Half of Patients With High-Deductible Health Plans Have Received a Surprise Medical Bill


High-deductible health plans can create patient problems with billing estimates and medical debt

A survey from AKASA and YouGov found that many patients with high-deductible health plans (HDHPs) had problems with surprise medical bills, inaccurate estimates, and financial hardship.

Of the 2,000 Americans ask if they had received a surprise medical bill, 50% of those with employer-sponsored HDHPs said they had. When it came to obtaining accurate estimates compared to the final medical bill, 53% of individuals with HDHPs said they received bills that did not match the estimates provided.

“Surprise medical bills are never pleasant, leaving patients with financial burdens they didn’t expect,” said Amy Raymond, VP of revenue cycle operations at AKASA, in a statement. “Often, these bills go unpaid, too, which impacts the patient's credit, and costs the health care system. With health care systems often struggling to find enough funding as is, surprise medical bills are a lose-lose for everyone involved.”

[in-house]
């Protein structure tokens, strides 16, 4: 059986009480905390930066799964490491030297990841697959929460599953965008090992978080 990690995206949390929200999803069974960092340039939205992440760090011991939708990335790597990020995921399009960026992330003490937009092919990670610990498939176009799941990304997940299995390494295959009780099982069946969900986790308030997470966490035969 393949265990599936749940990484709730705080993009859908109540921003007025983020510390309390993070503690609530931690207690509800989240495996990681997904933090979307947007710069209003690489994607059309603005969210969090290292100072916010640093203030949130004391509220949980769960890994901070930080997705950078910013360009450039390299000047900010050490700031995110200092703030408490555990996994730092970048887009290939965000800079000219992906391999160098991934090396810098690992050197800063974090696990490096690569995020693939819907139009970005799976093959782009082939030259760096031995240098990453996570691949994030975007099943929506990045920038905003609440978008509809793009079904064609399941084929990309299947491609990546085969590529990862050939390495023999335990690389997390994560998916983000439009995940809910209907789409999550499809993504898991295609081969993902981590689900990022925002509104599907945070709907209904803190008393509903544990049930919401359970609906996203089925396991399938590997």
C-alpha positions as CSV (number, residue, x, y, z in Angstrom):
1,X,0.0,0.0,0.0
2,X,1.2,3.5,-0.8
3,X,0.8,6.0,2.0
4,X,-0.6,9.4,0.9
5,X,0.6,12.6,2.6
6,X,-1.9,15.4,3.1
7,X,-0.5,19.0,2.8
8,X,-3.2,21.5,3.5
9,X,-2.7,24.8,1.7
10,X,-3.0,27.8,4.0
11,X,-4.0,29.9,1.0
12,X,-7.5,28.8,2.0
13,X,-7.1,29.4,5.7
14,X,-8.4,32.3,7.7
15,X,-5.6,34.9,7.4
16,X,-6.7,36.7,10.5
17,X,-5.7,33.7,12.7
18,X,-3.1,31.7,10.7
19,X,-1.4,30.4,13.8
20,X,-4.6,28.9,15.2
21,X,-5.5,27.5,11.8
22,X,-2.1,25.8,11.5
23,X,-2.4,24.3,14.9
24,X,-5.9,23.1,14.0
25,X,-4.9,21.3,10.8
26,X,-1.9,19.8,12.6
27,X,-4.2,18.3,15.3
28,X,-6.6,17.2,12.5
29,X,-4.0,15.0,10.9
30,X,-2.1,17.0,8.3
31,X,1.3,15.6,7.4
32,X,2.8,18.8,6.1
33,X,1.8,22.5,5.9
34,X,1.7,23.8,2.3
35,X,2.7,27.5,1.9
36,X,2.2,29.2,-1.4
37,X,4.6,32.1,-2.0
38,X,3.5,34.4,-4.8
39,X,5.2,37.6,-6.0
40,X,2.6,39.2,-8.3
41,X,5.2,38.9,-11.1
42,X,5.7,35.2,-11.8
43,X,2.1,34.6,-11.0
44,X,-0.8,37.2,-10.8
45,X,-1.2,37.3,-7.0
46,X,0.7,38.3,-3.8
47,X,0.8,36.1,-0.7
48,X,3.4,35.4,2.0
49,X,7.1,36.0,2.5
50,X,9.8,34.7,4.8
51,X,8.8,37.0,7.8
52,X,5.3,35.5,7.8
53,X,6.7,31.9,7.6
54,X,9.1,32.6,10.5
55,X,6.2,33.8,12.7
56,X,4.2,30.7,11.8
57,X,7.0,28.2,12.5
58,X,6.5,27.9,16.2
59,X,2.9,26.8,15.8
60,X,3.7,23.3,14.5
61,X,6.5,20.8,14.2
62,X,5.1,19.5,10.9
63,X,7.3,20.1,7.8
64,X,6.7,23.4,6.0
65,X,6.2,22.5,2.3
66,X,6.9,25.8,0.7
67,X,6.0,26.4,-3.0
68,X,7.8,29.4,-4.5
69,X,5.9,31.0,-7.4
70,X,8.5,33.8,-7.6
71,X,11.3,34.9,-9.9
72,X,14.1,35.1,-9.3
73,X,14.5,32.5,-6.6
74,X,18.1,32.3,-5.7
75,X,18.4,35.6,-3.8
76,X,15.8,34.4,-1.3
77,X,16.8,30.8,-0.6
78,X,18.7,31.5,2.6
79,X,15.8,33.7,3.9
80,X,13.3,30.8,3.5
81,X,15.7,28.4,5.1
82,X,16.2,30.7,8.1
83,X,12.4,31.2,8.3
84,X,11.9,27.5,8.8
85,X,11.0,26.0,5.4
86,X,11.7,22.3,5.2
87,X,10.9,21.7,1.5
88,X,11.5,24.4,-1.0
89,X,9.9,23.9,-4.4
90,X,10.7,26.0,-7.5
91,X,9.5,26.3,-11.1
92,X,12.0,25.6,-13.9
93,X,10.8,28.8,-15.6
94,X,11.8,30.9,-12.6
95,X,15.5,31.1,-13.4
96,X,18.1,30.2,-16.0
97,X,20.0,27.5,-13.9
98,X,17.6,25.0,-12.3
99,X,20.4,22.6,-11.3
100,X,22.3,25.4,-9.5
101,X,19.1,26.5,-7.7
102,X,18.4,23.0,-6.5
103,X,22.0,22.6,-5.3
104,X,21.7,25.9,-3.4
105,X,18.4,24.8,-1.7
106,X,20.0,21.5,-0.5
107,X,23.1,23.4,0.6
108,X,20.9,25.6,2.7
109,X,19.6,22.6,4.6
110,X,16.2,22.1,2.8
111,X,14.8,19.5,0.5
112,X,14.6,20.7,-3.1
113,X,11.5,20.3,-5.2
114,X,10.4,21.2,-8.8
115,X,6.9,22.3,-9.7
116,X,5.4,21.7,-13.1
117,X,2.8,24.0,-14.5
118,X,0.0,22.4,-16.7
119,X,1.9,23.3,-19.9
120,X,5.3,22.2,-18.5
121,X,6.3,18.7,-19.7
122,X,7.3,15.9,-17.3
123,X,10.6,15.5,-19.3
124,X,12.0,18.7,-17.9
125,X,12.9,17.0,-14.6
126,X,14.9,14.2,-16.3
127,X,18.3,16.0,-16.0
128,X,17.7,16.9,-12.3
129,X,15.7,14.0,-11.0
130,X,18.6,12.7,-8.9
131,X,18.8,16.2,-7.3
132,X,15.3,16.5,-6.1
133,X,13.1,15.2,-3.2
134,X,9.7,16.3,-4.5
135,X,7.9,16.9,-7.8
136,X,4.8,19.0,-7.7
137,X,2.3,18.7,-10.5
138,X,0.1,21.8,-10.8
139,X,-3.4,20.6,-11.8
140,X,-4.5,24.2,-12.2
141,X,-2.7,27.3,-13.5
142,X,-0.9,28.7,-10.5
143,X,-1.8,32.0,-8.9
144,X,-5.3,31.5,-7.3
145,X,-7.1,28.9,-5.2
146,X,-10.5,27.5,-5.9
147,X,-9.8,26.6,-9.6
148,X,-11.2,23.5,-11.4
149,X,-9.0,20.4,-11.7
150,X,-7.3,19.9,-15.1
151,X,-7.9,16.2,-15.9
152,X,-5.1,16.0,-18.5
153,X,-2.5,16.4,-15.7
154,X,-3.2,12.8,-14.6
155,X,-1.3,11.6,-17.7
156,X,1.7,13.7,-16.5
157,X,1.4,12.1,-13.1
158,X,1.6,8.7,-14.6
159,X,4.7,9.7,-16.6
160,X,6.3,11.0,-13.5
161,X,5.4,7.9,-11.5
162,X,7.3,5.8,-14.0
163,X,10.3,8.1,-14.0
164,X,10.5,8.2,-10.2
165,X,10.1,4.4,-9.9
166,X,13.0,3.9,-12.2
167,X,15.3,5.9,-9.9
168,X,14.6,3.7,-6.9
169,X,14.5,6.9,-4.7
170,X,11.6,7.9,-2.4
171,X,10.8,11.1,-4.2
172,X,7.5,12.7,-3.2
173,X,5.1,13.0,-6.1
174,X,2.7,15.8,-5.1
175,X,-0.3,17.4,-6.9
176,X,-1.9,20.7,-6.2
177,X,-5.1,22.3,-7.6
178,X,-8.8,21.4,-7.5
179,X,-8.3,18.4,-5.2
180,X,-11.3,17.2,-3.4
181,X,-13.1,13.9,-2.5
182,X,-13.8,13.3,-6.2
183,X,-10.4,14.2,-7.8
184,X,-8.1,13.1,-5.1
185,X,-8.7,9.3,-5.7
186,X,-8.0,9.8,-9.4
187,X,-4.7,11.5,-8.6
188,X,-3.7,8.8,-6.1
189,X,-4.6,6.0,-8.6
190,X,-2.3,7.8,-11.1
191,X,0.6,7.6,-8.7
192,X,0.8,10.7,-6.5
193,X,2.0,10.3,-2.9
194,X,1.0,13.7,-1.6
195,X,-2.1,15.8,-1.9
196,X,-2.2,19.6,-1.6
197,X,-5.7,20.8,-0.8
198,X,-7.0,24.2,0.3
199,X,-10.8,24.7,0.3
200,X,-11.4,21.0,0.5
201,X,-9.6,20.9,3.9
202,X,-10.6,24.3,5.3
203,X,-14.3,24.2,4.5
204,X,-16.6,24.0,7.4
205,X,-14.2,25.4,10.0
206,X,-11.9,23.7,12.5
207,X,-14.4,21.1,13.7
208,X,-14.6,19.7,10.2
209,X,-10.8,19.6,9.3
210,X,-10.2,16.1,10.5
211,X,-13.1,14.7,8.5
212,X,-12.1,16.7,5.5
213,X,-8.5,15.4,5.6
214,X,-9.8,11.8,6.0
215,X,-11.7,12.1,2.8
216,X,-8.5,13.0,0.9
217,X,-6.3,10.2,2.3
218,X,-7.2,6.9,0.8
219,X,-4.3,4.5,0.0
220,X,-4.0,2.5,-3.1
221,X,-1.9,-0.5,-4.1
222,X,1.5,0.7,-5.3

In terms of medical debt, respondents were asked: “Have you ever been harassed by a debt collection agency on a medical bill?”34% of individuals with HDHPs said they have been harassed by a medical debt collector before, while 44% of individuals with HDHPs said they experienced financial hardship from medical bills.

“Enrollment in high deductible health plans grew 43% from 2014 to 2019, and with it has come a similar rise in patient responsibility for payments,” said Raymond. “With high health insurance premiums, deductibles, and cost of care, patients are shouldering more of the financial burden of healthcare. This has led to increasing rates of bad debt for hospitals and health systems. Providers must modernize their systems with options that drive more consistent patient behaviors in paying for services.

“Through automation technology, the upfront financial clearance work can be done instantly and accurately every time, facilitating a proactive and patient-friendly conversation to set expectations upfront. Organizations can calculate an estimate of the costs to understand better what a patient’s balance will be — and increase the likelihood that they will pay or get access to financial counseling if necessary.”

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